Demand for US Beef Exports To Remain Strong Through 2010

Exports of US beef for 2010 are forecast at 2.09 billion pounds, a nearly 12- per cent increase from 2009. This figure also places US beef export levels at 83 per cent of pre-BSE levels in 2003. US beef exports through May were 26 per cent higher, year-over-year, with exports to Asian markets—namely Japan (+24 per cent), South Korea (+74 per cent), Taiwan (+54 per cent), and Hong Kong (+126 per cent) —contributing toward much of the forecast and year-over-year growth. The second and third quarters of this year are expected to show nearly 15-and 11- per cent growth above the same quarters last year, at 540 and 550 million pounds exported, respectively. The strengthening dollar is not expected to have a significant effect in terms of dampened demand for exported US product, given the growth in Asian markets and implications of supply constraints in markets of alternative beef suppliers. Constraints in Argentinian supply, for example, have caused a shift in Russian demand for beef to US supplies. Beef production in 2010 from Australia, a primary export competitor with the United States, particularly to Asian markets, will be the lowest since 2003.

Top 10 foreign markets for US beef and veal exports, through May 2009/10
  Export volume, carcase wt.
(1,000 lbs)
Export volume, carcase wt. (1,000 lbs)  
  Jan-May
2009
Jan-May
2010
per cent
change
1 Mexico 214,367 197,861 -8
2 Canada 137,058 147,529 8
3 Japan 89,151 110,504 24
4 South Korea 53,498 92,985 74
5 Vietnam 75,119 75,033 0
6 China (Taiwan) 29,835 45,936 54
7 Russia 1,025 38,210 3628
8 Hong Kong 16,028 36,236 126
9 Egypt 6,879 22,980 234
10 Netherlands 8,367 16,491 97
World Total 680,472 859,140 26
Source: USDA, Economic Research Service, http://www.ers.usda.gov/data/meattrade/

Total US beef imports for 2010 are forecast at 2.5 billion pounds, a nearly 5- per cent decline from 2009. Close to the level of imports in 2008, this will be the lowest quantity of beef imported since 1997. Shipments from several key suppliers—namely Australia and New Zealand— are well below historical levels, with beef exports through May down 45 and 10 per cent year-over-year, respectively. Imports even from smaller markets in South America were lower yearover- year as well, including from Brazil (-38 per cent), Argentina (-40 per cent), and Uruguay (-46 per cent). Conversely, US beef imports from Canada were 12 per cent higher through May than 2009 levels. As the second and third quarters are expected to exhibit an increase in Canadian cattle imported for immediate slaughter, total product originating from Canada is helping to balance the shift in beef imports this year away from the Oceania and South American countries. Total beef imports through May were down 16 per cent; however, third- and fourth-quarter imports are forecast to be 6 and 10 per cent higher than the same quarters in 2009.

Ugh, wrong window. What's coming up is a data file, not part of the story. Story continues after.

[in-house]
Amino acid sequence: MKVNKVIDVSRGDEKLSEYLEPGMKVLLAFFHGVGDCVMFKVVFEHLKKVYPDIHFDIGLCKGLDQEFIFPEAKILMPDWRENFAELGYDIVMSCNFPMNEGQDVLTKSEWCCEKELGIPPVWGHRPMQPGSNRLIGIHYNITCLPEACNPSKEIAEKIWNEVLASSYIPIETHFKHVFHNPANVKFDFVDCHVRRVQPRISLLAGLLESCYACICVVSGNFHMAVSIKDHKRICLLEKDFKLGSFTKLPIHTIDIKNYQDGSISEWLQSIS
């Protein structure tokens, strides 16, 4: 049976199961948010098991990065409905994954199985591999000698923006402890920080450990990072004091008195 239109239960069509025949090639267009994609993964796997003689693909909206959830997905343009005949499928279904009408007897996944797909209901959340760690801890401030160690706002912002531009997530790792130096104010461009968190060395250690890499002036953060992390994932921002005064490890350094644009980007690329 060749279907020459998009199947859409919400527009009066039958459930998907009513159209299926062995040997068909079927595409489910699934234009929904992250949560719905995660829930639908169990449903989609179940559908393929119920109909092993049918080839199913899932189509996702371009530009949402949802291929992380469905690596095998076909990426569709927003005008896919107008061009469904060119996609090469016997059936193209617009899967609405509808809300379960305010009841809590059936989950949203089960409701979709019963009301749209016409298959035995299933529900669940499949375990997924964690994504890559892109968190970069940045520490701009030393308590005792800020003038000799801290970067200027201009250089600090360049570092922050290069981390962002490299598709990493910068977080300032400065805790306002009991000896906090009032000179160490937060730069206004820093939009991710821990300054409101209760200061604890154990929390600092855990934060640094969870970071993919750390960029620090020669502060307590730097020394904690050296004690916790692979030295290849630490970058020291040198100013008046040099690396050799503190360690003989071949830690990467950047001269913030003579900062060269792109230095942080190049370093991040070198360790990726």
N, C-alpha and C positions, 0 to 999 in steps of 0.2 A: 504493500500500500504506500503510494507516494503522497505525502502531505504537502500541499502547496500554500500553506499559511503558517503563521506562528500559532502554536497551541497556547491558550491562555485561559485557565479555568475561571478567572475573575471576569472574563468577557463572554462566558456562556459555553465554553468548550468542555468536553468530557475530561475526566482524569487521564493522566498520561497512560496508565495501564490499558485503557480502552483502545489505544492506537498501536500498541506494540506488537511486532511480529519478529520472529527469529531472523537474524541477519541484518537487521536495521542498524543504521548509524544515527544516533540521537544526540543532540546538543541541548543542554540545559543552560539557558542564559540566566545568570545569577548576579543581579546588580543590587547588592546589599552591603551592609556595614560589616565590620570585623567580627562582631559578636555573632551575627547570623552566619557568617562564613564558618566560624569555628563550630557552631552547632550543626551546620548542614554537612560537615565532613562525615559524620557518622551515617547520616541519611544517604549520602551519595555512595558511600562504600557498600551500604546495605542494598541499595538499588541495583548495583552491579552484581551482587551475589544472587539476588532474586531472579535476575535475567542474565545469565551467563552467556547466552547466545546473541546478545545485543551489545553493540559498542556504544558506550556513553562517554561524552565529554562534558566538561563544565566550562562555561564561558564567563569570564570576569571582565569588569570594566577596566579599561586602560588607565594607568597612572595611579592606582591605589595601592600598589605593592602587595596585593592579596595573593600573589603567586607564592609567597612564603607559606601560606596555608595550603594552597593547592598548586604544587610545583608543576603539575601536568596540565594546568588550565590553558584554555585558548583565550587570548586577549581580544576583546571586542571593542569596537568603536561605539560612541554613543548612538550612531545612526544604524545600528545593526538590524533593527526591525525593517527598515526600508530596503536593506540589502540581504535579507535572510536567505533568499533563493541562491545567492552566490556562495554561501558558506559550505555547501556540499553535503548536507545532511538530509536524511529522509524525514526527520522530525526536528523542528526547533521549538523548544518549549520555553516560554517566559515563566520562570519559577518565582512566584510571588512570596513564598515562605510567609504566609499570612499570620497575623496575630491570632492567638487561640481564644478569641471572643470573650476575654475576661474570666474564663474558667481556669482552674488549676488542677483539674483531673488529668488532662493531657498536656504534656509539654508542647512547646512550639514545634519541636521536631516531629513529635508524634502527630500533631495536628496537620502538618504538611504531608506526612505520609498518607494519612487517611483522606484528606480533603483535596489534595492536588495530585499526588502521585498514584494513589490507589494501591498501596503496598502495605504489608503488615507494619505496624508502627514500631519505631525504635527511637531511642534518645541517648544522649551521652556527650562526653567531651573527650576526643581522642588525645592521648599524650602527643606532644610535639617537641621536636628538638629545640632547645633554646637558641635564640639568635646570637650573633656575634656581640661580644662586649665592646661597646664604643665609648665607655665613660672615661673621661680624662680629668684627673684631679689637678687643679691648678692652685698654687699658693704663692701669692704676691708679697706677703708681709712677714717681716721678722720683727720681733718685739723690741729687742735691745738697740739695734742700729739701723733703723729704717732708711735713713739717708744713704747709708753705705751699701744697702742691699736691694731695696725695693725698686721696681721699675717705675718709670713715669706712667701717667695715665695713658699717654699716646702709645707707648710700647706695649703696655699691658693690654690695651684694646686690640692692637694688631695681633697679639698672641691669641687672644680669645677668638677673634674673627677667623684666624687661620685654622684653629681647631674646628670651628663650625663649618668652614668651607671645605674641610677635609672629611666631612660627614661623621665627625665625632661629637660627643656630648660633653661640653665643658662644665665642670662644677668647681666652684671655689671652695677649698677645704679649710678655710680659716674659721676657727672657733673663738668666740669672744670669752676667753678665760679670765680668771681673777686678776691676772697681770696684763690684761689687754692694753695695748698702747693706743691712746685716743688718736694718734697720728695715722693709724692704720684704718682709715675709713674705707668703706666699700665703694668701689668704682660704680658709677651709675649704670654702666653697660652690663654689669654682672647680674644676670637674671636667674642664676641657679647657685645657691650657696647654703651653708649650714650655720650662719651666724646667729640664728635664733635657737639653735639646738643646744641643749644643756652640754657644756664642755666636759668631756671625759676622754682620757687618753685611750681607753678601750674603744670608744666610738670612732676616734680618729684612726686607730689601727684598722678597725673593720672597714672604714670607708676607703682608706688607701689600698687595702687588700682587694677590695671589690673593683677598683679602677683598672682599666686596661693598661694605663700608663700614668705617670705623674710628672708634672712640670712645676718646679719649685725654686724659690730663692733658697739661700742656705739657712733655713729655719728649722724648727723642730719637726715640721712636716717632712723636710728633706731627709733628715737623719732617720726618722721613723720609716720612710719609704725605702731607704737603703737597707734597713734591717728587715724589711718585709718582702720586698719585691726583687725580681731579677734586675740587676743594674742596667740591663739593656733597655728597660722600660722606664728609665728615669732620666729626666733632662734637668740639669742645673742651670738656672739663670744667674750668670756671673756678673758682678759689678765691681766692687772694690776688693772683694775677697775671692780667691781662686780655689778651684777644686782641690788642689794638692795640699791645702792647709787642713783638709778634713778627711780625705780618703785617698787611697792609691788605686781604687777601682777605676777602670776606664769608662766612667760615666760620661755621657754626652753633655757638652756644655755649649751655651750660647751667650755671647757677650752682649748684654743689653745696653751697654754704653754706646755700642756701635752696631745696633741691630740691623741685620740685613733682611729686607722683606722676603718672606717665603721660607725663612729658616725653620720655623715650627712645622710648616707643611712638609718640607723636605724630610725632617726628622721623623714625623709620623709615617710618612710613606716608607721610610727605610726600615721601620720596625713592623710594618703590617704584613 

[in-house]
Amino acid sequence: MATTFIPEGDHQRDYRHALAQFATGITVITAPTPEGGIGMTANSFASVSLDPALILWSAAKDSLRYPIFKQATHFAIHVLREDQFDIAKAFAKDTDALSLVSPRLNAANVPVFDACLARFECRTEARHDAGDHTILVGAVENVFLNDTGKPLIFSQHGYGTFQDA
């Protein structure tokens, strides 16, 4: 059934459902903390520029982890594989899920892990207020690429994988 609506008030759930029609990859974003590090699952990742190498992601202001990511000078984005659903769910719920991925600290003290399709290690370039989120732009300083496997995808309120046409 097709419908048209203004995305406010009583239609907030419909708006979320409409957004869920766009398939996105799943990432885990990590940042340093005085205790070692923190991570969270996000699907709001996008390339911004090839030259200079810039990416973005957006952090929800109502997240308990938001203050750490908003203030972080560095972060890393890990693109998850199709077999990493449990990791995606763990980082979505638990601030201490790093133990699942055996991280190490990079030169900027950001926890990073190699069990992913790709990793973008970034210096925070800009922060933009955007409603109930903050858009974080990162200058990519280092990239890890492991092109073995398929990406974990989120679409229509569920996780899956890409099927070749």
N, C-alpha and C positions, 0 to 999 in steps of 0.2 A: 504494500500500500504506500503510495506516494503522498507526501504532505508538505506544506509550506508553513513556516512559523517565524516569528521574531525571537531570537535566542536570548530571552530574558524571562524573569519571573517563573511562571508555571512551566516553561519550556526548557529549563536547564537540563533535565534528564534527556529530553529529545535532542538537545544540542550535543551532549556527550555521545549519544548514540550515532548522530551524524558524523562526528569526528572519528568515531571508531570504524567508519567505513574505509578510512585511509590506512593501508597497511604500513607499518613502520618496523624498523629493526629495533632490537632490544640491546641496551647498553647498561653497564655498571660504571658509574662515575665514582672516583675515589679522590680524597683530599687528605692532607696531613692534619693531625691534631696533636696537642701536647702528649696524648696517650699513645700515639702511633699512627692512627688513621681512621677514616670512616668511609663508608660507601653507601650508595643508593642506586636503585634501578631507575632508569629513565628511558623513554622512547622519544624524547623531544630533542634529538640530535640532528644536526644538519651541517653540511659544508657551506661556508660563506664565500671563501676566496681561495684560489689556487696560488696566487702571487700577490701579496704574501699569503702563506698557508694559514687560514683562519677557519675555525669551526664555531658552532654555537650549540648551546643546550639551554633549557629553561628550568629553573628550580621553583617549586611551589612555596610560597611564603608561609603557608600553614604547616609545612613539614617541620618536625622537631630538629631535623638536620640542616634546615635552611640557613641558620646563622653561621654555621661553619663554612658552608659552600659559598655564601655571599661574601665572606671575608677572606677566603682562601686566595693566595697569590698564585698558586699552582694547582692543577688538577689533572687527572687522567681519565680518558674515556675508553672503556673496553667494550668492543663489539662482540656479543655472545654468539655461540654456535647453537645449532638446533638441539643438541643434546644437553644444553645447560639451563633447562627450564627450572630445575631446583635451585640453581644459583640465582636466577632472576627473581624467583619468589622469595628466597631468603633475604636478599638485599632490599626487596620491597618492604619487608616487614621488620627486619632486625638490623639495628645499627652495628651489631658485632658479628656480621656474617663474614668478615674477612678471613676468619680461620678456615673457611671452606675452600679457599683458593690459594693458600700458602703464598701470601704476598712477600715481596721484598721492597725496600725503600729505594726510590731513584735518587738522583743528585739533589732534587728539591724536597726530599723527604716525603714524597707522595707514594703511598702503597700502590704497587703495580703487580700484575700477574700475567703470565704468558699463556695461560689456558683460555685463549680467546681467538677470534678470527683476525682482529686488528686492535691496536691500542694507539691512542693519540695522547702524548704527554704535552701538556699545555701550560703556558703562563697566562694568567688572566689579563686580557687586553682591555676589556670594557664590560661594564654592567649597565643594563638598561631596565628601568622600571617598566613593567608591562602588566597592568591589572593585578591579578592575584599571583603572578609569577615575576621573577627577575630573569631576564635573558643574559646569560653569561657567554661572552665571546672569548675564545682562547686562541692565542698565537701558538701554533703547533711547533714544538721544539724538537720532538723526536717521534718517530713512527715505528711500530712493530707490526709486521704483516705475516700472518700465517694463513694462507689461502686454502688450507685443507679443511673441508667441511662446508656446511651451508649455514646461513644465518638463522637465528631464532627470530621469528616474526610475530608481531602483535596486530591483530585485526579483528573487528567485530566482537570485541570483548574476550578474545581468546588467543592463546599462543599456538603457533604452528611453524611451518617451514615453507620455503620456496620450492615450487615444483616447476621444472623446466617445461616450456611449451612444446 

Higher Slaughter Cattle Imports from Canada Through Third Quarter

Total cattle imports through May were 11 per cent higher than year-earlier levels. Because of higher levels of imported slaughter cattle from Canada and feeders from Mexico, cattle imports for May were 60 per cent higher than May 2009. Imported cattle numbers normally decline during the summer months, when feeder and fed cattle supplies fluctuate seasonally, and then peak in the early spring (March) and fall (October-November). However, in May, imports of Canadian cattle greater than 700 lbs for immediate slaughter were 66 per cent above the 2009 level. According to AMS weekly reports, the numbers of slaughter cattle imported from Canada have been above historic levels through June. This trend should continue through the third quarter, as CanFax market reports for Alberta and Saskatchewan show marketings from feedlots trending upward due to higher numbers of placements earlier this spring. Canadian marketings.

Figure 1. US-Canada slaughter steer price differential (Nebraska, 65-80 per cent choice, vs. Alberta, mostly select 1-2)

Figure1
Source: USDA-AMS weekly reports compiled by ERS

Mexican cattle imports through May were 27 per cent higher, year-over-year, with imports for the month of May 54 per cent higher than last year. AMS weekly reports show Mexican feeder imports slowing slightly through June and into July. As forage conditions in Mexico begin to deteriorate seasonally, imports of Mexican feeders should begin an uptrend again in the fall.

August 2010